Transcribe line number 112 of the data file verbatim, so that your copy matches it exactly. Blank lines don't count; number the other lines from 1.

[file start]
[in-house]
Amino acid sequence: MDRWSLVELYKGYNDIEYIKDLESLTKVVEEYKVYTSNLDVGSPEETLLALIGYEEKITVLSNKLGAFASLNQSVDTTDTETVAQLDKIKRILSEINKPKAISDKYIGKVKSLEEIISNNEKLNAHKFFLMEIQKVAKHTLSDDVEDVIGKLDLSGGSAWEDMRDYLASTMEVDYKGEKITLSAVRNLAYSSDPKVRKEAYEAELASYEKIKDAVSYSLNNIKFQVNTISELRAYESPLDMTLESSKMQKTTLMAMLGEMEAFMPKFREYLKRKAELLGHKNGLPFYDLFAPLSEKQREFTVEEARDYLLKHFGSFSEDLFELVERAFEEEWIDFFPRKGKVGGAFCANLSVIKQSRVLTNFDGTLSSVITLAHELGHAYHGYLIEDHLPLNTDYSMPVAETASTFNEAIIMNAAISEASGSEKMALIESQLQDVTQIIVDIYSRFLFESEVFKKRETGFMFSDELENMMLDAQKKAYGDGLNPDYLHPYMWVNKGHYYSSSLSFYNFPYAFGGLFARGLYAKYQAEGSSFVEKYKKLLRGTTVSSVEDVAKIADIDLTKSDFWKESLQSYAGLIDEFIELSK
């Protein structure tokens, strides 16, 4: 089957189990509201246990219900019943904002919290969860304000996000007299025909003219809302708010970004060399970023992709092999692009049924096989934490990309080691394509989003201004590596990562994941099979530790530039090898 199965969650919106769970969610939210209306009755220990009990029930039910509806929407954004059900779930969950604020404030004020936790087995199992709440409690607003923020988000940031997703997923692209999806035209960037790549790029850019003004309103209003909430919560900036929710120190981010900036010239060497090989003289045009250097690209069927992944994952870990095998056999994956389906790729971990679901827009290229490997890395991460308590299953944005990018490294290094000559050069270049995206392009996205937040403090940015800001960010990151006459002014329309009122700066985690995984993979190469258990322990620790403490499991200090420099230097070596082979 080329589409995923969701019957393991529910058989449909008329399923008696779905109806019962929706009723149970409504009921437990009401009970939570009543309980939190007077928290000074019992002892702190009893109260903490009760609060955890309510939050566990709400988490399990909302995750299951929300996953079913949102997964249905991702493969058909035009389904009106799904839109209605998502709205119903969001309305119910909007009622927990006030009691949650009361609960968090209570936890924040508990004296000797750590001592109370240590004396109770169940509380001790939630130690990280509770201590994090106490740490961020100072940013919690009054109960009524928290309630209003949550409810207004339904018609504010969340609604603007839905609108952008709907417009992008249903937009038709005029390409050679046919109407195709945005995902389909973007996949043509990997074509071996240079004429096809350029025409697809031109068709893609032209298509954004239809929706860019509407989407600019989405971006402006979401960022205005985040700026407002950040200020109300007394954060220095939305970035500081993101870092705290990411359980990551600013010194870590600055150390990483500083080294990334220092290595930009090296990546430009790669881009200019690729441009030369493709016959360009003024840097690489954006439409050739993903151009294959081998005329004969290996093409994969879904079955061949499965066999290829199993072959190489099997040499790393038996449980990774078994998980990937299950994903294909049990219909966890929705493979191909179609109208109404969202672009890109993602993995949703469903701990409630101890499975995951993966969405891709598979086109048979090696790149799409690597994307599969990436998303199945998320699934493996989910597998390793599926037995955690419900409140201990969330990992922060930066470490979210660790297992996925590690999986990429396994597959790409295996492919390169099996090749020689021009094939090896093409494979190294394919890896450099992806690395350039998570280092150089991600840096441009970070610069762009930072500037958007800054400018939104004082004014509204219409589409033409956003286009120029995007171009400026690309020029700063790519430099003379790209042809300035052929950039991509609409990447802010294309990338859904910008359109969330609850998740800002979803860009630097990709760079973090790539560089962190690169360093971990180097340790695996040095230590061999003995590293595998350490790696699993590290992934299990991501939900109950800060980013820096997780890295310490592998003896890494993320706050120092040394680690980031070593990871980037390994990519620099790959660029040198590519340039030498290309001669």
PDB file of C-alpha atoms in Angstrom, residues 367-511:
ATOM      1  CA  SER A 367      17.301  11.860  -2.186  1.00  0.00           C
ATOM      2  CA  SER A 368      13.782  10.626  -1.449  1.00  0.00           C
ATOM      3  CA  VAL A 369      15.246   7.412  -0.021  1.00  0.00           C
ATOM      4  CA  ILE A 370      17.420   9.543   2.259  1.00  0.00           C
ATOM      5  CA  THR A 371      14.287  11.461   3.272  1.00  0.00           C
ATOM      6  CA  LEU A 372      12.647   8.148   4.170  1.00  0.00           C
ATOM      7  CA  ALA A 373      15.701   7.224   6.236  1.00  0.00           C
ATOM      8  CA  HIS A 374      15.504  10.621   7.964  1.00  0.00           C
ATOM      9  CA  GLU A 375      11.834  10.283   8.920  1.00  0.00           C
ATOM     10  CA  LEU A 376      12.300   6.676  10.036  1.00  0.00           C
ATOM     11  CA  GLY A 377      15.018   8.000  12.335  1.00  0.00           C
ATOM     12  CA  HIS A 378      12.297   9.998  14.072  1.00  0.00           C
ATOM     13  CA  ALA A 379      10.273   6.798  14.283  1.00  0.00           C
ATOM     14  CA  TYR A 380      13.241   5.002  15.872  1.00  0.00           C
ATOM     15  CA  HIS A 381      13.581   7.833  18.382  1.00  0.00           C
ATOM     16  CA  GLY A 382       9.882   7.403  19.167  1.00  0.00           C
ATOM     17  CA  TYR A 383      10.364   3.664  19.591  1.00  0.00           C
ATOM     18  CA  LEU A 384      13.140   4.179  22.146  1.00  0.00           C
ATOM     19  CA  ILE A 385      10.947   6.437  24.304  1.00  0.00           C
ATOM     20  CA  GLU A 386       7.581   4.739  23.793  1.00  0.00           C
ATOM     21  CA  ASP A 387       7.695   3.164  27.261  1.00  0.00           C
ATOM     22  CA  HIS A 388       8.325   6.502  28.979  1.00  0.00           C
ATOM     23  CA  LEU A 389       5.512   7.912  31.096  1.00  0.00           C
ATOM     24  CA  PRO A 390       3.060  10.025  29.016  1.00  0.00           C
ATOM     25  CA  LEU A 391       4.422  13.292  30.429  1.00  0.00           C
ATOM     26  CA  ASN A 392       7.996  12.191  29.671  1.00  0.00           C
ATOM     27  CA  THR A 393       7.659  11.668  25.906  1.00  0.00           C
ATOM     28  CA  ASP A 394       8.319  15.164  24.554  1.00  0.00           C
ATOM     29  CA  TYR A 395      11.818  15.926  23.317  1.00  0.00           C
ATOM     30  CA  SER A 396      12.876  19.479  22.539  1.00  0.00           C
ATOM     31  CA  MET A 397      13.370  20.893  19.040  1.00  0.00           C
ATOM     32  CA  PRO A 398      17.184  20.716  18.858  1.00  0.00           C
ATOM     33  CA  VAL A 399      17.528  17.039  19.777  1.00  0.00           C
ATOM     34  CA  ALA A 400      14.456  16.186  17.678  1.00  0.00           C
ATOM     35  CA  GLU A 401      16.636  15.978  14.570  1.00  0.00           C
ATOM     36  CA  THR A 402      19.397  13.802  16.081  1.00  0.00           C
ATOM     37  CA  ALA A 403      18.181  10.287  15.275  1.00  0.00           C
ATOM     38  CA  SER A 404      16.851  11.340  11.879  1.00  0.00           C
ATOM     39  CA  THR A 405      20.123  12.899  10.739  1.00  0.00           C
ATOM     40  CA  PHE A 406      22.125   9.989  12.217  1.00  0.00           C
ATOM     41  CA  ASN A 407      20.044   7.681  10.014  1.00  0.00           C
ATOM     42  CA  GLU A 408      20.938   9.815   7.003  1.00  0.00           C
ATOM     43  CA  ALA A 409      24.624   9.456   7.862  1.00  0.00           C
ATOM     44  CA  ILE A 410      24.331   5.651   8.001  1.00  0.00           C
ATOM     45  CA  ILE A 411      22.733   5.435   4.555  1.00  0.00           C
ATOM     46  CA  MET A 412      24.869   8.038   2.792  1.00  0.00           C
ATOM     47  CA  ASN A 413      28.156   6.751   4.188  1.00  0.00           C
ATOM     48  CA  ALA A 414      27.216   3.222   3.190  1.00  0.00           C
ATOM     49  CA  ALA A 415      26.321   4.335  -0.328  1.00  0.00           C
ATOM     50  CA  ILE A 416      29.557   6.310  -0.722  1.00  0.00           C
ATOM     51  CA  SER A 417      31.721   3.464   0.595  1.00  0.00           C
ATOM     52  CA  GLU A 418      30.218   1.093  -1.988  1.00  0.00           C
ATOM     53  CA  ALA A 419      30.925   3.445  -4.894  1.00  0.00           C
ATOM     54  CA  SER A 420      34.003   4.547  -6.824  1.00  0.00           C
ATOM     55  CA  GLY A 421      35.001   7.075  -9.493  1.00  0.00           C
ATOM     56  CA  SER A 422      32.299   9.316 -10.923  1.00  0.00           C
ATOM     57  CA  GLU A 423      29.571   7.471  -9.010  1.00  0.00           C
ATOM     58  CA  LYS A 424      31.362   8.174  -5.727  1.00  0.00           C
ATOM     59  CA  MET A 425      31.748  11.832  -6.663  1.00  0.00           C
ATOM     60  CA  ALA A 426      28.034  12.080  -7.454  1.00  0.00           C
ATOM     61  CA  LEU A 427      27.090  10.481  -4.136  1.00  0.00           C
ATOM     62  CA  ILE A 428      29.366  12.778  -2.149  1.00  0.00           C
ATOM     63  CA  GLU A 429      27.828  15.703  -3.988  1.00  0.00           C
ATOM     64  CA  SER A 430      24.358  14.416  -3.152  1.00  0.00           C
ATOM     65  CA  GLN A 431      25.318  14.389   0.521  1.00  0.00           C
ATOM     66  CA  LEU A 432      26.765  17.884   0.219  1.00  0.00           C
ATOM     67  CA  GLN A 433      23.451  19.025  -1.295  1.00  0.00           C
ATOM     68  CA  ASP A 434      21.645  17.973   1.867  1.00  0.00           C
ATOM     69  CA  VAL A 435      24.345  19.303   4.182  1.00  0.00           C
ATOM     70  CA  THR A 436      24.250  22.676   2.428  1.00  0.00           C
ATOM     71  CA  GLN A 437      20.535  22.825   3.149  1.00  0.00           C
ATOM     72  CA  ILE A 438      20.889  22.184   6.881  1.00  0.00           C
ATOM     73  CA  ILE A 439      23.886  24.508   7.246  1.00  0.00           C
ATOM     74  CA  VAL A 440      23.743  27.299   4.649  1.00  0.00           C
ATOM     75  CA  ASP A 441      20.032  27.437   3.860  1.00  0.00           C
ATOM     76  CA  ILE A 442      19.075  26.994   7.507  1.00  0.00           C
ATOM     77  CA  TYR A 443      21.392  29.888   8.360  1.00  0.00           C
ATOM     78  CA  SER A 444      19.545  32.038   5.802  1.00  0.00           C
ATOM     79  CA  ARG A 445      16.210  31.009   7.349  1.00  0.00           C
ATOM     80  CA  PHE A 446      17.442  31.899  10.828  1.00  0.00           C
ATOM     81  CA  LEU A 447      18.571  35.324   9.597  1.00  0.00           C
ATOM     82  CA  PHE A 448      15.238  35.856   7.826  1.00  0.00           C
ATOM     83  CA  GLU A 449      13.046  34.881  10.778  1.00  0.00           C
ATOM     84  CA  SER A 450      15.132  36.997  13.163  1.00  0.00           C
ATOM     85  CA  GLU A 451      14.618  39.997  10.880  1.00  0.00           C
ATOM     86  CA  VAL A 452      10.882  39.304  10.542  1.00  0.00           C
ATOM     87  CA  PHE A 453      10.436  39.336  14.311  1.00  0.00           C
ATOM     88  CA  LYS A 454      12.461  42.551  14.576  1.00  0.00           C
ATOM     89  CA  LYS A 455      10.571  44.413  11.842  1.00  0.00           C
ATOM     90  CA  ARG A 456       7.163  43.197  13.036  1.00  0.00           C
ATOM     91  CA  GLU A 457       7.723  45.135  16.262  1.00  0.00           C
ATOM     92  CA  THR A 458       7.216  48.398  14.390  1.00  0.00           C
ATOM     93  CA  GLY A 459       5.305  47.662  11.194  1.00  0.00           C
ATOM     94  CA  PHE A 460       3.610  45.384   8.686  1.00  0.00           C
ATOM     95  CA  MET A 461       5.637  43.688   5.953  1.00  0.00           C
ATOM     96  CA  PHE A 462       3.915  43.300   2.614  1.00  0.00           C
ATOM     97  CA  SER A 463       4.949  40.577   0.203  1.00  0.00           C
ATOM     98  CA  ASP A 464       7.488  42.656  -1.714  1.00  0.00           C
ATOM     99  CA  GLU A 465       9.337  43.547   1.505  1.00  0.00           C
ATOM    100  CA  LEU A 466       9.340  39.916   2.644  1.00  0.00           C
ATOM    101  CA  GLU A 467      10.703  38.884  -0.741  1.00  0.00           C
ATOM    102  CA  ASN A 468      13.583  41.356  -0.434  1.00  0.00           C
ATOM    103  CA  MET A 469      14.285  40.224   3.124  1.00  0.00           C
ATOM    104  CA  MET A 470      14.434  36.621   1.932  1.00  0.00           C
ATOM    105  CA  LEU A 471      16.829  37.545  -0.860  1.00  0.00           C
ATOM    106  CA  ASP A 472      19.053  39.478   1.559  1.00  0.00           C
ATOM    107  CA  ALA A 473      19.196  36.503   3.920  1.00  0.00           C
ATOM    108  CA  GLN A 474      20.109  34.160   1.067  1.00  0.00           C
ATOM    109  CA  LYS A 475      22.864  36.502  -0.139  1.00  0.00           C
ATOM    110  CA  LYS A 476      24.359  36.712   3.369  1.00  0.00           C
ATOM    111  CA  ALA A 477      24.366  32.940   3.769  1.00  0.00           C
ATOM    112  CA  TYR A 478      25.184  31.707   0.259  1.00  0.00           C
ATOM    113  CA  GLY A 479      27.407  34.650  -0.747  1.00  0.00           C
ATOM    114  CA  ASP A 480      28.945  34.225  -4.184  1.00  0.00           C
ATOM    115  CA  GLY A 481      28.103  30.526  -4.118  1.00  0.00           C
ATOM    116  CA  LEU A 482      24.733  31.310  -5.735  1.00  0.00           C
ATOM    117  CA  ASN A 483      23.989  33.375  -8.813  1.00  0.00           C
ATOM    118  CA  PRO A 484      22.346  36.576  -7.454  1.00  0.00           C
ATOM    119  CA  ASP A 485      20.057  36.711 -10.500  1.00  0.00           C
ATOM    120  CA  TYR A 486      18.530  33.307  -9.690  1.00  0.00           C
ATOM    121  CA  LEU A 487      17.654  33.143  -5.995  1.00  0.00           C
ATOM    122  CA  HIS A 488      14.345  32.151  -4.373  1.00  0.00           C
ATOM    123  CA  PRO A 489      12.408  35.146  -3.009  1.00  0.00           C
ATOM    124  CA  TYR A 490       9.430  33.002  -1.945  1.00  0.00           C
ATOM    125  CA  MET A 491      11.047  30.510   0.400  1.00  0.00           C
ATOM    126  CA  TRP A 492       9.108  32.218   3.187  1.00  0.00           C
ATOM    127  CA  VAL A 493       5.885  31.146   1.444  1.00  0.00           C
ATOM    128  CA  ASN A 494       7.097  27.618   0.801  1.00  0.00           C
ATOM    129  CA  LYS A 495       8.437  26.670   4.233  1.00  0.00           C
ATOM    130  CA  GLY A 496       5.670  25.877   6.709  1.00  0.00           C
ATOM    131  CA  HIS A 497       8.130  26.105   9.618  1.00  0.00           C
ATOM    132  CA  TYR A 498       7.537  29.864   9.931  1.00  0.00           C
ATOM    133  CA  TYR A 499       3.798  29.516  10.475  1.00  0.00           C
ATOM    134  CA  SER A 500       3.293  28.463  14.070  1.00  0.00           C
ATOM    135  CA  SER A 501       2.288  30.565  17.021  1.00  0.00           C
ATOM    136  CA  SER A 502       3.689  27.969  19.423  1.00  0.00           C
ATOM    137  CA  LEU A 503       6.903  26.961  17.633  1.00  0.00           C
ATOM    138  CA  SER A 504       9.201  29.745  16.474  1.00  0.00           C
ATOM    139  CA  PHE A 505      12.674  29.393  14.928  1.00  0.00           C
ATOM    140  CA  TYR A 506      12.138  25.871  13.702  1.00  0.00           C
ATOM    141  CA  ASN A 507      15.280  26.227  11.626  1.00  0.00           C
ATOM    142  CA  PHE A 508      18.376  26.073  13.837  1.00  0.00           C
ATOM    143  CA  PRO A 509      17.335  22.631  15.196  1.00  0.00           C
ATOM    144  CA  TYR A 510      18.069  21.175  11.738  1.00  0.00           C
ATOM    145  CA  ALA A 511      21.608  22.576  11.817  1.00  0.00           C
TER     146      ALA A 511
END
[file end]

ATOM    108  CA  GLN A 474      20.109  34.160   1.067  1.00  0.00           C